IMHO you’re going to find OpenHAB not very helpful for your project. It is a work very much in progress and for OpenHAB nerds. If you are going to be interfacing to something that is itself a work in progress I would suggest you go with Node-Red. It talks quite nicely to MQTT and will also talk to Hue bulbs as well as many other devices. The logical flows make understanding of the functionality easy and you’ll find that the Dashboard ability knocks spots of the basic OpenHAB GUI.

That is not to say I don’t like OpenHAB, mine is just currently broken after what should have been a trivial upgrade.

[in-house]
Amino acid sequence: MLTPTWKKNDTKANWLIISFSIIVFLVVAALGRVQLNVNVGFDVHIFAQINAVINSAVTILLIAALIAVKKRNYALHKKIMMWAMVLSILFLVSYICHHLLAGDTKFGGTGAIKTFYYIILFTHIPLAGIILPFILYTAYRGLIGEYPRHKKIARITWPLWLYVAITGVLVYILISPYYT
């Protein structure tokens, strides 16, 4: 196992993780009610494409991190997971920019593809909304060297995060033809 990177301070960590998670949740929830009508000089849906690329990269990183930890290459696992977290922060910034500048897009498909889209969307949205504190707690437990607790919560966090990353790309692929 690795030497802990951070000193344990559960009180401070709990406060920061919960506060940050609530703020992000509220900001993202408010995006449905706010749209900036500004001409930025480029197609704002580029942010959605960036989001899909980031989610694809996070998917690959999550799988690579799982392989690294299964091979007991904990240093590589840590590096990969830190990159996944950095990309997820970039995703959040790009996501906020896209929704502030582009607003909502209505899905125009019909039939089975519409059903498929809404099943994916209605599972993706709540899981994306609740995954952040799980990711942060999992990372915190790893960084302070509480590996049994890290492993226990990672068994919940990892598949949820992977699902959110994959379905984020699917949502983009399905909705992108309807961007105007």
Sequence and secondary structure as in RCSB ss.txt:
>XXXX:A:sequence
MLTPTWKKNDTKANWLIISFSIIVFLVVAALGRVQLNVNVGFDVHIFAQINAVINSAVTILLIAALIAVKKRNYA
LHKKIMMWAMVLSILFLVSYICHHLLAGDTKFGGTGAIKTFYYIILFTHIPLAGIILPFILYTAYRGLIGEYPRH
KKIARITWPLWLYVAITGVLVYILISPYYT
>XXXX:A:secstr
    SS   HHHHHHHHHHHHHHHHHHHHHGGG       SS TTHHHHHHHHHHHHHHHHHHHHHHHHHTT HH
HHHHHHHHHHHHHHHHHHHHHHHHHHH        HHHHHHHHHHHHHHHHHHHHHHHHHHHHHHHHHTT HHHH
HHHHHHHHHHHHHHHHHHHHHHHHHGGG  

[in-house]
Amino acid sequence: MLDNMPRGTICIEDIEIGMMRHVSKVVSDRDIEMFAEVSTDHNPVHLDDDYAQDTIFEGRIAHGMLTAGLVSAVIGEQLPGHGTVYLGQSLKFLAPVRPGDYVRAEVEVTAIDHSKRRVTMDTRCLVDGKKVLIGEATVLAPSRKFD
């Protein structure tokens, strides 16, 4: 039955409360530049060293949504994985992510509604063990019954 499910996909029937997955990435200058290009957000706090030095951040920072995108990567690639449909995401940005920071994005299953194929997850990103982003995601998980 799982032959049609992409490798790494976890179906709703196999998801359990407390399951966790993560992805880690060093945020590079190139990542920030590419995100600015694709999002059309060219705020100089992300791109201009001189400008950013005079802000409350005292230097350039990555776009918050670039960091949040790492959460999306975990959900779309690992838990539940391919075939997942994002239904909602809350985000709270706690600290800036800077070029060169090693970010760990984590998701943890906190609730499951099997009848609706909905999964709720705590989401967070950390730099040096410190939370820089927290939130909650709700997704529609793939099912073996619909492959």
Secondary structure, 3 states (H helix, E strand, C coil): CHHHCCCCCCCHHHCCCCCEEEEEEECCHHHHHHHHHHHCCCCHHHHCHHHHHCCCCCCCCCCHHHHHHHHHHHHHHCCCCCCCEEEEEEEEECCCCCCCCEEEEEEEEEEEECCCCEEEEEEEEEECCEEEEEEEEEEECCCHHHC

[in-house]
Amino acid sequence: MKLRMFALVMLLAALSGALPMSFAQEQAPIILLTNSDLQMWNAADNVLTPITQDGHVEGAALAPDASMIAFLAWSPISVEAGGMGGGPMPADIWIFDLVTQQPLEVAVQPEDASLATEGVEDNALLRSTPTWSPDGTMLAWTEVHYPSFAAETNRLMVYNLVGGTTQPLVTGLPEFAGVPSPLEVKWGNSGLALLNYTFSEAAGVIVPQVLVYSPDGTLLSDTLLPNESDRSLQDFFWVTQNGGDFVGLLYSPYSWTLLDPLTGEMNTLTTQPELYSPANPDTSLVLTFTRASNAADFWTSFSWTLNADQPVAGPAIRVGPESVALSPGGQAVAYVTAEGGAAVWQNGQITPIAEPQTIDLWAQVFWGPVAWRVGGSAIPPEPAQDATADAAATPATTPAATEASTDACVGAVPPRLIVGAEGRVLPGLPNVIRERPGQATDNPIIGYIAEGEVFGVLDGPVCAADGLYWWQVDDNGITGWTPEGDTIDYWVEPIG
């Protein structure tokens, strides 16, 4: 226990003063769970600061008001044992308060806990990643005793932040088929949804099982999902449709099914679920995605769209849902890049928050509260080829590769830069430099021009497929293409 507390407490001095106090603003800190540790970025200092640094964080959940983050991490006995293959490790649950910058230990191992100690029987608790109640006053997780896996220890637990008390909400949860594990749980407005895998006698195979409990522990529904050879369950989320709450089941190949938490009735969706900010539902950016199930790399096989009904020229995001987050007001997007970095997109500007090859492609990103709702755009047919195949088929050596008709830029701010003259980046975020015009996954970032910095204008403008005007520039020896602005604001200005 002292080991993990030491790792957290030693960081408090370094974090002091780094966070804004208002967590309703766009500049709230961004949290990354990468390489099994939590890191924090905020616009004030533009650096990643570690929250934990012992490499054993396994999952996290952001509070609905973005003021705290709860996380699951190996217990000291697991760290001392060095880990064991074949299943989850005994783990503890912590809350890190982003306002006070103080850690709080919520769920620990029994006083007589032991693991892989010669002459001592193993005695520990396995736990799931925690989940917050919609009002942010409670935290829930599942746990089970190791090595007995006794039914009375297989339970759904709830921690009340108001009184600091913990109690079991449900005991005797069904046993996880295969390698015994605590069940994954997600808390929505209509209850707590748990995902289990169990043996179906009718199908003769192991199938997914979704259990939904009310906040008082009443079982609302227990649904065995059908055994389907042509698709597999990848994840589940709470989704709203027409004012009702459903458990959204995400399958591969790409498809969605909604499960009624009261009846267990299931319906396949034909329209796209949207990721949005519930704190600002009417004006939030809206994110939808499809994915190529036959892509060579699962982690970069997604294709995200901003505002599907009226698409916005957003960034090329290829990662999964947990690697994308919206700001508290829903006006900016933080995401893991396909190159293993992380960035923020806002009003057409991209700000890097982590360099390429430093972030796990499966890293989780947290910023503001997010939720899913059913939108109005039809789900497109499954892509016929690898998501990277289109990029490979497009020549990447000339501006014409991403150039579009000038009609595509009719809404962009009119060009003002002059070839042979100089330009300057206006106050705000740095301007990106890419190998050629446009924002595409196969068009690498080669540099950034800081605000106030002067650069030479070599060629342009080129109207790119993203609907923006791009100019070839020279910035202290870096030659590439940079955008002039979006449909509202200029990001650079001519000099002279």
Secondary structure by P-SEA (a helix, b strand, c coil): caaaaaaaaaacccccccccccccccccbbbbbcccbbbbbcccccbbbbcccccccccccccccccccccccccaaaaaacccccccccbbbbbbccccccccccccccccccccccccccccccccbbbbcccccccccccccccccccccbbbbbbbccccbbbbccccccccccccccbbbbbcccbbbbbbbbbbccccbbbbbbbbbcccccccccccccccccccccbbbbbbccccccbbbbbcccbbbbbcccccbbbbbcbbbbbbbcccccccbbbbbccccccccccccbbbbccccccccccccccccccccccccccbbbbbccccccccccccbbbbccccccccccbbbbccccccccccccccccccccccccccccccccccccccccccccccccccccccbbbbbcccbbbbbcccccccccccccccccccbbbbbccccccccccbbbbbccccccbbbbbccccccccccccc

If you do it right, it works without any problems. I’m using openHAB with MQTT and other bindings since two years and did not have any major problems.

I seem to be having trouble with this. :joy:

The steps I did on my RPi3:

curl -O http://repo.mosquitto.org/debian/mosquitto-repo.gpg.key
sudo apt-key add mosquitto-repo.gpg.key
rm mosquitto-repo.gpg.key
cd /etc/apt/sources.list.d/
sudo curl -O http://repo.mosquitto.org/debian/mosquitto-$(awk -F"[)(]+" '/VERSION=/ {print $2}' /etc/os-release).list
sudo apt-get update
sudo apt-get install mosquitto mosquitto-clients

make sure you have
listener 1883
in your mosquitto.conf

restart Pi

Install MQTT binding, create mqtt.cfg with following config line:

mosquitto.url=tcp://localhost:1883

Example for ESP 8266 Number item, in this case temperature from an DS18B20:

Number Temperature "Temperatur [%.1f °C]" (gInfluxdb) { mqtt="<[mosquitto:/esp8266four/temperature/shadow:state:default]" }